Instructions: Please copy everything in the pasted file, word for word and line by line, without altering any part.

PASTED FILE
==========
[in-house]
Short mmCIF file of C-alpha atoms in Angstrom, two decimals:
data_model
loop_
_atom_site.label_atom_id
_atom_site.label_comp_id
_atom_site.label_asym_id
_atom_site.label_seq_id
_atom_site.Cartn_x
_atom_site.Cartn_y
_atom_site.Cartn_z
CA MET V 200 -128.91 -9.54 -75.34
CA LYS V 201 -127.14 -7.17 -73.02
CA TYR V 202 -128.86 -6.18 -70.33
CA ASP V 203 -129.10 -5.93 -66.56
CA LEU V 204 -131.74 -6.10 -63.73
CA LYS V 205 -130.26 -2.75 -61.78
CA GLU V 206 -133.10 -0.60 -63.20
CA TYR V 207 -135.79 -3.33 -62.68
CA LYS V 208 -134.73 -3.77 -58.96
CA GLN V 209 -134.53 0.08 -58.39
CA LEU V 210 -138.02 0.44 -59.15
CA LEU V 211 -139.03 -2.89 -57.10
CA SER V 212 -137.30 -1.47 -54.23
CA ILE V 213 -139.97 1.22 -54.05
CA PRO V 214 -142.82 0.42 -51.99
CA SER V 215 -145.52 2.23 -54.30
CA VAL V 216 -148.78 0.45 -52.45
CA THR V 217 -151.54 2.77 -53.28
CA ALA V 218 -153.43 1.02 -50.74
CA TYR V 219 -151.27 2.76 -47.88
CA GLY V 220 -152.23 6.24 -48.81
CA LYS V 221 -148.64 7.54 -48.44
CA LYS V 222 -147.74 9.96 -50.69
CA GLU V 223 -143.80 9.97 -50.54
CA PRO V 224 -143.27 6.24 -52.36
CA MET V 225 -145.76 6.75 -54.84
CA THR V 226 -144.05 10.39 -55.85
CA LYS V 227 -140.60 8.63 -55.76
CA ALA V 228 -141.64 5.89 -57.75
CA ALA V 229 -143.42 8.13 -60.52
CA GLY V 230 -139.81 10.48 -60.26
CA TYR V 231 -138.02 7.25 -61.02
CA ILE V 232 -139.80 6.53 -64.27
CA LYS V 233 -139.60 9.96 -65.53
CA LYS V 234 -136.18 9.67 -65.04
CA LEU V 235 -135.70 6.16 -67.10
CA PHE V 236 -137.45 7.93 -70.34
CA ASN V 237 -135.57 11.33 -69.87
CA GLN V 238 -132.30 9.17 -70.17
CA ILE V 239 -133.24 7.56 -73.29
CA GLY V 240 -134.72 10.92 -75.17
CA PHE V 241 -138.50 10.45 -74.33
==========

[in-house]
Short mmCIF file of C-alpha atoms in Angstrom, two decimals:
data_model
loop_
_atom_site.label_atom_id
_atom_site.label_comp_id
_atom_site.label_asym_id
_atom_site.label_seq_id
_atom_site.Cartn_x
_atom_site.Cartn_y
_atom_site.Cartn_z
CA MET V 200 -128.91 -9.54 -75.34
CA LYS V 201 -127.14 -7.17 -73.02
CA TYR V 202 -128.86 -6.18 -70.33
CA ASP V 203 -129.10 -5.93 -66.56
CA LEU V 204 -131.74 -6.10 -63.73
CA LYS V 205 -130.26 -2.75 -61.78
CA GLU V 206 -133.10 -0.60 -63.20
CA TYR V 207 -135.79 -3.33 -62.68
CA LYS V 208 -134.73 -3.77 -58.96
CA GLN V 209 -134.53 0.08 -58.39
CA LEU V 210 -138.02 0.44 -59.15
CA LEU V 211 -139.03 -2.89 -57.10
CA SER V 212 -137.30 -1.47 -54.23
CA ILE V 213 -139.97 1.22 -54.05
CA PRO V 214 -142.82 0.42 -51.99
CA SER V 215 -145.52 2.23 -54.30
CA VAL V 216 -148.78 0.45 -52.45
CA THR V 217 -151.54 2.77 -53.28
CA ALA V 218 -153.43 1.02 -50.74
CA TYR V 219 -151.27 2.76 -47.88
CA GLY V 220 -152.23 6.24 -48.81
CA LYS V 221 -148.64 7.54 -48.44
CA LYS V 222 -147.74 9.96 -50.69
CA GLU V 223 -143.80 9.97 -50.54
CA PRO V 224 -143.27 6.24 -52.36
CA MET V 225 -145.76 6.75 -54.84
CA THR V 226 -144.05 10.39 -55.85
CA LYS V 227 -140.60 8.63 -55.76
CA ALA V 228 -141.64 5.89 -57.75
CA ALA V 229 -143.42 8.13 -60.52
CA GLY V 230 -139.81 10.48 -60.26
CA TYR V 231 -138.02 7.25 -61.02
CA ILE V 232 -139.80 6.53 -64.27
CA LYS V 233 -139.60 9.96 -65.53
CA LYS V 234 -136.18 9.67 -65.04
CA LEU V 235 -135.70 6.16 -67.10
CA PHE V 236 -137.45 7.93 -70.34
CA ASN V 237 -135.57 11.33 -69.87
CA GLN V 238 -132.30 9.17 -70.17
CA ILE V 239 -133.24 7.56 -73.29
CA GLY V 240 -134.72 10.92 -75.17
CA PHE V 241 -138.50 10.45 -74.33